I have been on Fido's $10 a month prepaid plan for many years. I very rarely use my phone, very, very rarely. That is why this $10 a month plan suited me fine. Fido recently increased the cost of this plan, to $12 a month, not something I was happy about. I have been thinking about switching to the $15 a month prepaid plan, but I have several apprehensions. It says we get 75 free minutes for local calls, that's good, but apparently calling our voicemail to retrieve a message someone may have left us is not included in these 75 free minutes??? Why would calling my voicemail not be included in these 75 free minutes??? That would mean in the rare event that someone calls me, I better answer, otherwise I would need to call my voicemail to listen to any message that may have been left, and be charged extra for it. That's not right. At least 80% of the calls I receive are spam-like calls, or wrong numbers, but how would I know that unless I call my voicemail and listen to the message left? So, if someone calls me from an unknown number, and leaves me a message, it will cost me money to find out whether it's a junk call, most likely, or an important call I want to be aware of? Again, that's not right. I should not be charged extra money to find these things out. Calling our voicemail to listen to a message should be included as part of these 75 free minutes.
I would also like to know what exactly are considered local calls? If my car breaks down, and I need roadside assistance provided by my insurer, I would need to call them using one of their 1 800 numbers. Are those considered international calls (even though my insurer is located in the same area as me)? Thank you.
Thank you for your reply. When I wrote about the allotted 75 minutes in local calls, I should have specified that, yes, I meant Canada-wide calls. It doesn't really matter to me because I would not be calling anywhere outside of my local area for those very, very rare occasions that I need to contact someone. So, if I understood, you are confirming that accessing voicemail to listen to a message someone may have left me would cost an extra 60 cents per minute. That is enough of a deal breaker for me to abandon any serious thoughts of ever adopting this $15 prepaid plan. I will stick to the $12 a month plan where airtime is 15 cents a minute including voice mail. I cannot imagine why someone would want to pay 60 cents a minute to listen to their voicemail, something that absolutely destroys an otherwise attractive plan.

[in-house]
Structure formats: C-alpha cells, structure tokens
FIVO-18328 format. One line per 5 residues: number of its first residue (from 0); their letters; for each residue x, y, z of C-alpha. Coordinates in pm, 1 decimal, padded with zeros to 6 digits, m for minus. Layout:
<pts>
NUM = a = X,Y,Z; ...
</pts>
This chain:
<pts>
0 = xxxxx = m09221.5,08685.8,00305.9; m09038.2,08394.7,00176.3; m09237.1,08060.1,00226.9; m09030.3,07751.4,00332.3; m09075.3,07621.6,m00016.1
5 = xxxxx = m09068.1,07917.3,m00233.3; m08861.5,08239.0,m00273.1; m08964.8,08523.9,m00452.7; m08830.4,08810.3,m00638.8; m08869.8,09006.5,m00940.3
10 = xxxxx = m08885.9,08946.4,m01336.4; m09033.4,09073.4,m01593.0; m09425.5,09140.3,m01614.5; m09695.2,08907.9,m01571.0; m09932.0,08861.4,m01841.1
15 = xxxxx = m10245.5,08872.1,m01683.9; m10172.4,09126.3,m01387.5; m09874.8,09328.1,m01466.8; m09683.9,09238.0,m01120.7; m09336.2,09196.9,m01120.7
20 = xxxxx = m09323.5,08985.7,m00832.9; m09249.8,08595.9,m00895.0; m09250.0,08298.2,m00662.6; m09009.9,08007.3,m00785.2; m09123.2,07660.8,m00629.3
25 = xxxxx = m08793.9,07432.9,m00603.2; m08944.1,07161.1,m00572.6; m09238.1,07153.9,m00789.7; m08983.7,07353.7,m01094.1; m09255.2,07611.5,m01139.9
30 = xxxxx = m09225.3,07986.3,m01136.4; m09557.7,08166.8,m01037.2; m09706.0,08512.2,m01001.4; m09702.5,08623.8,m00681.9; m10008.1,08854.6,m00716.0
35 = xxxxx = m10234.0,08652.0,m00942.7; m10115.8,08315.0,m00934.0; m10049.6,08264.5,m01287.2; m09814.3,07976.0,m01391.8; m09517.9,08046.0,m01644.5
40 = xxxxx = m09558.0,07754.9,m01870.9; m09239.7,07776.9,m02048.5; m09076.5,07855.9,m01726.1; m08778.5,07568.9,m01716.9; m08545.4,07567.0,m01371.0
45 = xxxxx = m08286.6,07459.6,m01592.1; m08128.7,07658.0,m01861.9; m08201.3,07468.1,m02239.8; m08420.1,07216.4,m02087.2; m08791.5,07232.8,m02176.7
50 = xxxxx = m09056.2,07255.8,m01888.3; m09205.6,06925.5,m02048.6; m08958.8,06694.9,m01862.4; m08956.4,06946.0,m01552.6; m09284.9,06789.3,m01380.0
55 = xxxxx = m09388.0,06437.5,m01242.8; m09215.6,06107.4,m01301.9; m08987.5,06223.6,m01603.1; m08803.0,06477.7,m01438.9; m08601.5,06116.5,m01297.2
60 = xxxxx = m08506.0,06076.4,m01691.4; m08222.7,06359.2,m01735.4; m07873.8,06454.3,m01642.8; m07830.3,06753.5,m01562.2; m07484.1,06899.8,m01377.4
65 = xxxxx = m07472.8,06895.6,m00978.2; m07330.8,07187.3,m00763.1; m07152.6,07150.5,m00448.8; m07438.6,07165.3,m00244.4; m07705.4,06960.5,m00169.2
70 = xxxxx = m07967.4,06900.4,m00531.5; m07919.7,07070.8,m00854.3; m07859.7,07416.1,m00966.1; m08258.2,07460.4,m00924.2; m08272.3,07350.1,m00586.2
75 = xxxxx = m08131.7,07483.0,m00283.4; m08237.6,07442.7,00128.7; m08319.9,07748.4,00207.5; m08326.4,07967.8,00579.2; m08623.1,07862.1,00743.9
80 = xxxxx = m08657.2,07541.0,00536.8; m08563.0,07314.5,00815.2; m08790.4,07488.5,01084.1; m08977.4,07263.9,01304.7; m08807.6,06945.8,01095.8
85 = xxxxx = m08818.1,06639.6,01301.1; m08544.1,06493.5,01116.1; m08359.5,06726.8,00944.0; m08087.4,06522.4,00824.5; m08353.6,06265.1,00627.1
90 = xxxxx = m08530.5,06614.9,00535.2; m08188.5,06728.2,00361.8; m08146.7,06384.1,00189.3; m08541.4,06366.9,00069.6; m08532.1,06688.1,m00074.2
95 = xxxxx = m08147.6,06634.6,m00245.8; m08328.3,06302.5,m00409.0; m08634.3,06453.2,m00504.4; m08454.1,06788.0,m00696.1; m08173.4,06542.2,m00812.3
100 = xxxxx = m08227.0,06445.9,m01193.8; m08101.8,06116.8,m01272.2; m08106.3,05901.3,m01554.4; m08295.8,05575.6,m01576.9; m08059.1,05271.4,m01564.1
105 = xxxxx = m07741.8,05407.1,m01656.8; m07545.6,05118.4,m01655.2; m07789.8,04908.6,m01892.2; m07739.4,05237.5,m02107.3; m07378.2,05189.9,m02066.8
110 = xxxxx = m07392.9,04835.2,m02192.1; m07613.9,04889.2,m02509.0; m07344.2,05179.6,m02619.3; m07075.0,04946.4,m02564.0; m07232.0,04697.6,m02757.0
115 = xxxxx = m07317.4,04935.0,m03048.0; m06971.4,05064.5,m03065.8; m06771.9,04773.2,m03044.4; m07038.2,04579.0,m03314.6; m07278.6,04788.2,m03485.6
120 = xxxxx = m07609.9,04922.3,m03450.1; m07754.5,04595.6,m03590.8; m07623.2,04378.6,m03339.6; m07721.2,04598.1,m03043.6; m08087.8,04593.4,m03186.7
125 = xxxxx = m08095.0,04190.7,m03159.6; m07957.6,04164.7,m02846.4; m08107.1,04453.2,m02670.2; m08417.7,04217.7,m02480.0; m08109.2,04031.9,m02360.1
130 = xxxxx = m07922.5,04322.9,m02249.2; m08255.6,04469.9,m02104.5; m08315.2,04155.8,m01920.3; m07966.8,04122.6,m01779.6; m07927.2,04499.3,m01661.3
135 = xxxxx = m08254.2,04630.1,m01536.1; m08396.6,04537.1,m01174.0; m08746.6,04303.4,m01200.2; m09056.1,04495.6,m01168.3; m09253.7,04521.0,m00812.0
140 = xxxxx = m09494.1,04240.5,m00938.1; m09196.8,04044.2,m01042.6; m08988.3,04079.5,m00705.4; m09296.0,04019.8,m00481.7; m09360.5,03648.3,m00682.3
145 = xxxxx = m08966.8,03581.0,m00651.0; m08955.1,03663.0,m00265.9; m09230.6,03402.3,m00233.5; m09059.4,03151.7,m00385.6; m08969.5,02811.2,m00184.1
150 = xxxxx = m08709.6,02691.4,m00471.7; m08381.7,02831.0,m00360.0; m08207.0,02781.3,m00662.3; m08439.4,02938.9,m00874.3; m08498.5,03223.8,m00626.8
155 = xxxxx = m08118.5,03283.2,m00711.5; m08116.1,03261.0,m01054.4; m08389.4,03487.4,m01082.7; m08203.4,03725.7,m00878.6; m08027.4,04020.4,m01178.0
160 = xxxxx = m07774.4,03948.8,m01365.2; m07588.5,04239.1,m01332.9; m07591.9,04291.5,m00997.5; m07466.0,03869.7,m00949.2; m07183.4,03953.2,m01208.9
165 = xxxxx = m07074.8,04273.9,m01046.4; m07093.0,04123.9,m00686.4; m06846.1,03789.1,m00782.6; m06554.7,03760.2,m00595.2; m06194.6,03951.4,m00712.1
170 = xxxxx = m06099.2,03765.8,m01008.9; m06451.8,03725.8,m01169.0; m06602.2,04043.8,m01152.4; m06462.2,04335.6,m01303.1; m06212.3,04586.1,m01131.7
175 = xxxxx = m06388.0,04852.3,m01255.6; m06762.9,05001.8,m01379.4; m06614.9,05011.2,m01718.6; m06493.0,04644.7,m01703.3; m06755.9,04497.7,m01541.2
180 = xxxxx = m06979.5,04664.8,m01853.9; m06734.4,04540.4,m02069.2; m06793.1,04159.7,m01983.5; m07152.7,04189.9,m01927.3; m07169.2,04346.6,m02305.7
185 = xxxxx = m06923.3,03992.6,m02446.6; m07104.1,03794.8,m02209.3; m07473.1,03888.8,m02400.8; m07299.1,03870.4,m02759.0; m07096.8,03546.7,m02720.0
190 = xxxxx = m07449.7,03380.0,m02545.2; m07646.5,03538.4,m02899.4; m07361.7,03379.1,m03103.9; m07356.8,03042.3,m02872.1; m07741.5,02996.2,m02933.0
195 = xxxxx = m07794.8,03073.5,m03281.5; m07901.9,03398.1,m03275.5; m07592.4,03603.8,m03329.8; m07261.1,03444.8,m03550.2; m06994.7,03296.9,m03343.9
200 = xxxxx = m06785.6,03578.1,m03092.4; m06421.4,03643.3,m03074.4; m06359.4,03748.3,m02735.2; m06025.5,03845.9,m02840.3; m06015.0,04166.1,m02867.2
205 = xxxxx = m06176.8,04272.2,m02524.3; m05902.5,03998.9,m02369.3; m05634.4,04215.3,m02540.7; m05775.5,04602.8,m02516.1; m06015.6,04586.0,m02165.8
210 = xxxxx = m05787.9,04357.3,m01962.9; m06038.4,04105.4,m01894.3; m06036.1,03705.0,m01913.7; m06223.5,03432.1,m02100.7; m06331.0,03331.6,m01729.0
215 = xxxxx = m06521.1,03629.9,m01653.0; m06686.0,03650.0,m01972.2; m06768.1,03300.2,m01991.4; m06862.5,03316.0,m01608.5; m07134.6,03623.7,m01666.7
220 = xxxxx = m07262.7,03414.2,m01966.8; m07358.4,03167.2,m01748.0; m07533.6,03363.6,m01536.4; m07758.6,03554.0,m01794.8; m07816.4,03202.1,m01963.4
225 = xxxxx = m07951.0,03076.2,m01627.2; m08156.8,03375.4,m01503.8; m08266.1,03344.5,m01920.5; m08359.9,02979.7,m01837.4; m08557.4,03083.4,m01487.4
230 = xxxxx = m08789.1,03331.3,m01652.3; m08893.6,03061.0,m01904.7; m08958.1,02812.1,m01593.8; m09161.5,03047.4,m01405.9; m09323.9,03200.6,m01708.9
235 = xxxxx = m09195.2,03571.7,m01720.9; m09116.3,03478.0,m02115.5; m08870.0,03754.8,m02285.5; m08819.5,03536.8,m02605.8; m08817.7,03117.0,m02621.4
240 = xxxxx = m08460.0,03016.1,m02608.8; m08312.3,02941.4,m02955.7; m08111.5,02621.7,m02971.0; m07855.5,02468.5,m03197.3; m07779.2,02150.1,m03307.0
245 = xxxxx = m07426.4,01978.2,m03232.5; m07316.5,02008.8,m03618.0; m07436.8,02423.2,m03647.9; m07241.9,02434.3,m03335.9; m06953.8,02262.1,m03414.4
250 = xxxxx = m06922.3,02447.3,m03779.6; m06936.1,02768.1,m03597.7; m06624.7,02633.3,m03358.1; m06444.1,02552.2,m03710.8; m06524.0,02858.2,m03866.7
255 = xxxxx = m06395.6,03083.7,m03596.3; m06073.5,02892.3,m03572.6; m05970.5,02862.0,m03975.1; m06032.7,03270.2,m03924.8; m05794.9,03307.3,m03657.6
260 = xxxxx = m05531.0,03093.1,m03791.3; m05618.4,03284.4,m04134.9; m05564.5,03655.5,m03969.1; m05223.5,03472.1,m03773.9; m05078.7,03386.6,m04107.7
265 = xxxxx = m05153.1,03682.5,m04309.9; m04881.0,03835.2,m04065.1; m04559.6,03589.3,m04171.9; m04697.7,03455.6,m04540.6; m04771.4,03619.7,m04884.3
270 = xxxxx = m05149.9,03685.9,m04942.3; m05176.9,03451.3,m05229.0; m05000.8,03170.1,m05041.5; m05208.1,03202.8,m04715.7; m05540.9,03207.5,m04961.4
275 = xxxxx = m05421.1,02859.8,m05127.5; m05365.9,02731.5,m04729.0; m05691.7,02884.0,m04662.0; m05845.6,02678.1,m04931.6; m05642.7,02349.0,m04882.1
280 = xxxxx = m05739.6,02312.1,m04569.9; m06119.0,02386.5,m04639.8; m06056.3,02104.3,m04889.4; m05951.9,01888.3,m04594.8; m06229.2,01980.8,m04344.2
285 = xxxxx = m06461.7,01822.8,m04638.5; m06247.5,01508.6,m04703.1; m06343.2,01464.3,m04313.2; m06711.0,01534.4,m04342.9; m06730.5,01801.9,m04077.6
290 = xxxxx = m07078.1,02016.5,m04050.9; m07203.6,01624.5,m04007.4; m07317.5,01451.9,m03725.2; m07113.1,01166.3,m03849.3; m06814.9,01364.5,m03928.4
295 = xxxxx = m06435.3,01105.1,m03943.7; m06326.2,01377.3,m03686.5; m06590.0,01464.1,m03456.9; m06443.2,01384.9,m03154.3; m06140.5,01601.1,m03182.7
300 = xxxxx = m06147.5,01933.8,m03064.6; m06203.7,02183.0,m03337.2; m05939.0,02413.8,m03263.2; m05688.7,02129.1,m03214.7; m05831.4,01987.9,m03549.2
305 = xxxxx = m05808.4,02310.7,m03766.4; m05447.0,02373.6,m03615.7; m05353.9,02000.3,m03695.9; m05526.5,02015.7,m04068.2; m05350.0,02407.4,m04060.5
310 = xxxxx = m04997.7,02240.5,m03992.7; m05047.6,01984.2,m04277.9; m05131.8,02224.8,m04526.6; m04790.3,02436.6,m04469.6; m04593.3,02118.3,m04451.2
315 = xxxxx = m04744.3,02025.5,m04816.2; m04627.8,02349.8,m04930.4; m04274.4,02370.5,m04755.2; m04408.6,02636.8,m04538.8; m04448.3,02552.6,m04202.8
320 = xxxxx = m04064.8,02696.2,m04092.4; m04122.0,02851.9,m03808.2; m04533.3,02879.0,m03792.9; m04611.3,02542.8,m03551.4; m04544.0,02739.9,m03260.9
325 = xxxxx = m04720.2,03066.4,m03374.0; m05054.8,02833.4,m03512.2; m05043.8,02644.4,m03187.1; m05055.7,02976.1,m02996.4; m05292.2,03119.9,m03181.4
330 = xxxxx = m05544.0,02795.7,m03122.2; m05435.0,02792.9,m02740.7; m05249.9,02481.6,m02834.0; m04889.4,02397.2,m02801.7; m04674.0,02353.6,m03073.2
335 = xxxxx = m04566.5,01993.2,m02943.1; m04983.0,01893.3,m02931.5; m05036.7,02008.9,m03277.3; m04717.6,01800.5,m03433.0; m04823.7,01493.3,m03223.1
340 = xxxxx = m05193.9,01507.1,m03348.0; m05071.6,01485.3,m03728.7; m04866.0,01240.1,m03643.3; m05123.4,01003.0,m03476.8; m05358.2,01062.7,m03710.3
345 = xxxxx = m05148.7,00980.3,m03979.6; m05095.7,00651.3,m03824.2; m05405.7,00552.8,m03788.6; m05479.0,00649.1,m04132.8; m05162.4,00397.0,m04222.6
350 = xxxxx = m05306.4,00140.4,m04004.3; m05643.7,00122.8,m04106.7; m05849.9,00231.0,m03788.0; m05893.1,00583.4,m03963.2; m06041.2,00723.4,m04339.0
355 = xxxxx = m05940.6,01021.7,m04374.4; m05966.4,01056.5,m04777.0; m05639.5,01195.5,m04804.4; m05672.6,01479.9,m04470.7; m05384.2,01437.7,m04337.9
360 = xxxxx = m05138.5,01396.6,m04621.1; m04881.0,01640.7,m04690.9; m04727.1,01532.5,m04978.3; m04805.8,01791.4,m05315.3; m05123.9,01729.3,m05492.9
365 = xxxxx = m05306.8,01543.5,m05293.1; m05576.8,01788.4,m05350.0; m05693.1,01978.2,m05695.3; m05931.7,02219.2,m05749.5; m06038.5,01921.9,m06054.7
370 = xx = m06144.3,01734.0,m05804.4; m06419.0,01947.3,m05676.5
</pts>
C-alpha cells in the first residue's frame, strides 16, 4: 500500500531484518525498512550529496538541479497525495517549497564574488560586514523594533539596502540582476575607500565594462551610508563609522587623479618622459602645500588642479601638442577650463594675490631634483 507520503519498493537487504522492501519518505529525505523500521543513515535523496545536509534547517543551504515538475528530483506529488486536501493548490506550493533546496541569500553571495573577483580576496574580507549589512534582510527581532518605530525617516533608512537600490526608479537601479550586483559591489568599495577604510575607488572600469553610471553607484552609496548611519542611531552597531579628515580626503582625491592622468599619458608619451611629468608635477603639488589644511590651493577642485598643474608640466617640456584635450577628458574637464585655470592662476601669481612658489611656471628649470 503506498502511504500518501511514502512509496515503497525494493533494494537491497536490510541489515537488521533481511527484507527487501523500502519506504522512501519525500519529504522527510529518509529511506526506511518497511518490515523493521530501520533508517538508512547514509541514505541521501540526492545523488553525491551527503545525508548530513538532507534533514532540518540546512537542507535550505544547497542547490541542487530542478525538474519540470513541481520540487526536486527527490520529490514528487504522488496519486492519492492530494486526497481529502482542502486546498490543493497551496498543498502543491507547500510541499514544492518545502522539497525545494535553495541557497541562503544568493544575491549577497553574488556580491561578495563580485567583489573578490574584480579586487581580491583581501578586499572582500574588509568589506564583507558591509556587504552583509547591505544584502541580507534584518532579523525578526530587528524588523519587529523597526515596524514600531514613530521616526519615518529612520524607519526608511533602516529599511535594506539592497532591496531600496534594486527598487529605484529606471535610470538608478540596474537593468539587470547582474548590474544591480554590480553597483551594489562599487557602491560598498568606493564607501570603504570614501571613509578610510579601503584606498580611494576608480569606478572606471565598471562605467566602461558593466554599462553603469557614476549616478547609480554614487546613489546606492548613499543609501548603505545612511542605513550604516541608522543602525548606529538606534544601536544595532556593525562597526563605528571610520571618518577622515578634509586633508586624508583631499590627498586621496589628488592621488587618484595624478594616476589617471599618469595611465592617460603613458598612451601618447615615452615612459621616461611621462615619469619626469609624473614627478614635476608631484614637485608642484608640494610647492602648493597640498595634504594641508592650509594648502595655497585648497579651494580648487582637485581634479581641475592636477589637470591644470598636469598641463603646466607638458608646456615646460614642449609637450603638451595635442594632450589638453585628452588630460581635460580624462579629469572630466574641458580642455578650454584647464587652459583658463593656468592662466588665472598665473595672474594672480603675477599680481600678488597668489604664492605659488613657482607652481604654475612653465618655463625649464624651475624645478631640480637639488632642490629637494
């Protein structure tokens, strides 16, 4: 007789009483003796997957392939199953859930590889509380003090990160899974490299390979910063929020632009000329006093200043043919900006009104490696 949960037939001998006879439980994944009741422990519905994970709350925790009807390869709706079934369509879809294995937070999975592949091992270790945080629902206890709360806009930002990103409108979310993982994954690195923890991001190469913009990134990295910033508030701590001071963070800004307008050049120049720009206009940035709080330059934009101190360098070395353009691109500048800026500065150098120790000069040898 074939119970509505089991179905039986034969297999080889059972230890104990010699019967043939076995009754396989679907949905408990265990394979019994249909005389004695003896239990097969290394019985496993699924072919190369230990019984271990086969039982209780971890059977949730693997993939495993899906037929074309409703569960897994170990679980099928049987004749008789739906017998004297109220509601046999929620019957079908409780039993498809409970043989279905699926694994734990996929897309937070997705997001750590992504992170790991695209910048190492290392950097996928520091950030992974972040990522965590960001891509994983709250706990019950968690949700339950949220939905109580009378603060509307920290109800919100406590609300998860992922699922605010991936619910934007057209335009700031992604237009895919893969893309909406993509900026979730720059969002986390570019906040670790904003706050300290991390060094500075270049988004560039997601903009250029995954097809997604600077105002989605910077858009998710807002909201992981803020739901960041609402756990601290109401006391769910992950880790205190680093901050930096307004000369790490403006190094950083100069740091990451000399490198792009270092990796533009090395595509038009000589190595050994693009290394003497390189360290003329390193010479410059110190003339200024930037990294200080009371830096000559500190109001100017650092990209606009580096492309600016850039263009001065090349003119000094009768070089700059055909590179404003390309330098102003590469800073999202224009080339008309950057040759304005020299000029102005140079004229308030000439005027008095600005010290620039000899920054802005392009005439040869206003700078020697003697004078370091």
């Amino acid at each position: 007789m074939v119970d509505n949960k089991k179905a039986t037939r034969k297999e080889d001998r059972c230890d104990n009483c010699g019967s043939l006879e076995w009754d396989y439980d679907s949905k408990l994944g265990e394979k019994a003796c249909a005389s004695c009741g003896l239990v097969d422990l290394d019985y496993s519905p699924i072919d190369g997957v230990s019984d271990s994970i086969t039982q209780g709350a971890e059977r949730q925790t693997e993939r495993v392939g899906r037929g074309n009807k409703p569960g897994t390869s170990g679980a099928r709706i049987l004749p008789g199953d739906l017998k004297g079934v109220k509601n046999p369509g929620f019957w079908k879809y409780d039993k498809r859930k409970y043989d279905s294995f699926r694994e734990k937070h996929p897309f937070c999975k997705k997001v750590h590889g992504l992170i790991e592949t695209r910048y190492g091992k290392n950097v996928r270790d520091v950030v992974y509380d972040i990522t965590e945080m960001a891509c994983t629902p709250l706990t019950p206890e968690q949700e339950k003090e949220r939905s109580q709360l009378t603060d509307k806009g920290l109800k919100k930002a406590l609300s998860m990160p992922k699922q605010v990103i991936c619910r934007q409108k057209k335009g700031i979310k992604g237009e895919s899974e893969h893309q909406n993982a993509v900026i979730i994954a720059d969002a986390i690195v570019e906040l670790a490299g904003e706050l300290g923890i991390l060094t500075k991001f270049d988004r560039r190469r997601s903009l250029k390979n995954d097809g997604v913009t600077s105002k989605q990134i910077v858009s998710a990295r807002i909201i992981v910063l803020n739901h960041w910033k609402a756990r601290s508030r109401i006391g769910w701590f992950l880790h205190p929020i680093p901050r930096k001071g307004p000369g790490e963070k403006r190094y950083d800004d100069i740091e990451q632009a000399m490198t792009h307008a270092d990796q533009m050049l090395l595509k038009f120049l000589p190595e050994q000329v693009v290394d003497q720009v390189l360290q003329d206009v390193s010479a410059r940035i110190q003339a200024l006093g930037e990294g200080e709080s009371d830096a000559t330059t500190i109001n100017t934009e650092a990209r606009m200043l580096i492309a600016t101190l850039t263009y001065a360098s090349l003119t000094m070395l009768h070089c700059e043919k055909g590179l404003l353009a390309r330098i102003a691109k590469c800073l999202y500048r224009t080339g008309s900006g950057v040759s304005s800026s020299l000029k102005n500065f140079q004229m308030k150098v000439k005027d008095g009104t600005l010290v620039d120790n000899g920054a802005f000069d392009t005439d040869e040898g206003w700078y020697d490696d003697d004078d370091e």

I believe these are the details of the plan to which you refer:
~taken from here.
It does appear that access to the voicemail service is on a pay-per-use basis with the Talk & Text plans. I cannot speak to why the decision to make that service pay-per-use was made. However, I did want to clarify that the included minutes are Canada-wide minutes and not local as you suggested. Calling Canadian phone numbers from within Canada would not incur additional long-distance (LD) charges.
In addition, 1-800 phone numbers are considered toll-free phone numbers and are not regarded as International. However, there are some important things to note. While North American toll-free numbers can generally be called free of LD charges from Canada or the US, it depends on the designated area as determined by the business owning the phone number. In addition to restricting those numbers to either Canada or US, some businesses may also place additional limits on their free usage (ie only from certain states or provinces etc)(see here). It all depends from where they wish to accept the long-distance charges.
Since the designated call area is determined by the businesses, it's not possible to know the availability of a particular toll-free number in specific regions just by the phone number itself. Since Canada and the US (and other countries) utilise the same North American Numbering Plan, those phone numbers all have the same format, regardless of their intended call areas. The only way to determine whether a business is willing to accept the LD charges for their toll-free phone number from a particular location would be to enquire with them directly. Some companies may even offer separate calling options for different regions. For example, one of my credit cards has a 1-800 for the US and a Canadian phone number (not toll-free) for within Canada. You would need to contact your insurer to determine whether the 1-800 phone number you have is free of long-distance charges from Canada. I understand the particular Catch-22 aspect of the situation. However, the company may have other means of communication to determine the company's designated call area (ie social media, email, etc).
You should also note that even if a particular 1-800 phone number is free from long-distance charges in Canada, the calls would still be counted against your allotted minutes -- they just wouldn't incur additional LD charges.
Hope this helps 😀
To Cawtau: My reply (inadvertently to myself) up above was intended for you. I don't come to these forums very often, and I have the most difficult time navigating this Fido website, so forgive the placing of my reply. Thank you again.